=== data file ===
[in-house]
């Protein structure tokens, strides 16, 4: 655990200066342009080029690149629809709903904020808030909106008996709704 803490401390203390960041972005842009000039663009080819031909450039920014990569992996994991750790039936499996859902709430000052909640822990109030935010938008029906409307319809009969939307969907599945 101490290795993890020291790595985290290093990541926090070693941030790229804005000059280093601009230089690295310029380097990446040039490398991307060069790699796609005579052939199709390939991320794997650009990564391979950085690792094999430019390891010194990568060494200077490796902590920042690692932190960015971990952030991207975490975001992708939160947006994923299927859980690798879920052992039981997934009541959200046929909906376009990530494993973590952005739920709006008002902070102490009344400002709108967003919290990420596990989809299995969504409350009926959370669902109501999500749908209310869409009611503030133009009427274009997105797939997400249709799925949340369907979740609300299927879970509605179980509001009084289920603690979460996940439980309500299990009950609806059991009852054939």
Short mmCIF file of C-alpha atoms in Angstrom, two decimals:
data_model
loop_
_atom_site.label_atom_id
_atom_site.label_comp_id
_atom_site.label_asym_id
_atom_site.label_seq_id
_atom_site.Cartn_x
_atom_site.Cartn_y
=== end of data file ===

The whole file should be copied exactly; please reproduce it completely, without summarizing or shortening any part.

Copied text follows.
[in-house]
């Protein structure tokens, strides 16, 4: 655990200066342009080029690149629809709903904020808030909106008996709704 803490401390203390960041972005842009000039663009080819031909450039920014990569992996994991750790039936499996859902709430000052909640822990109030935010938008029906409307319809009969939307969907599945 101490290795993890020291790595985290290093990541926090070693941030790229804005000059280093601009230089690295310029380097990446040039490398991307060069790699796609005579052939199709390939991320794997650009990564391979950085690792094999430019390891010194990568060494200077490796902590920042690692932190960015971990952030991207975490975001992708939160947006994923299927859980690798879920052992039981997934009541959200046929909906376009990530494993973590952005739920709006008002902070102490009344400002709108967003919290990420596990989809299995969504409350009926959370669902109501999500749908209310869409009611503030133009009427274009997105797939997400249709799925949340369907979740609300299927879970509605179980509001009084289920603690979460996940439980309500299990009950609806059991009852054939």
Short mmCIF file of C-alpha atoms in Angstrom, two decimals:
data_model
loop_
_atom_site.label_atom_id
_atom_site.label_comp_id
_atom_site.label_asym_id
_atom_site.label_seq_id
_atom_site.Cartn_x
_atom_site.Cartn_y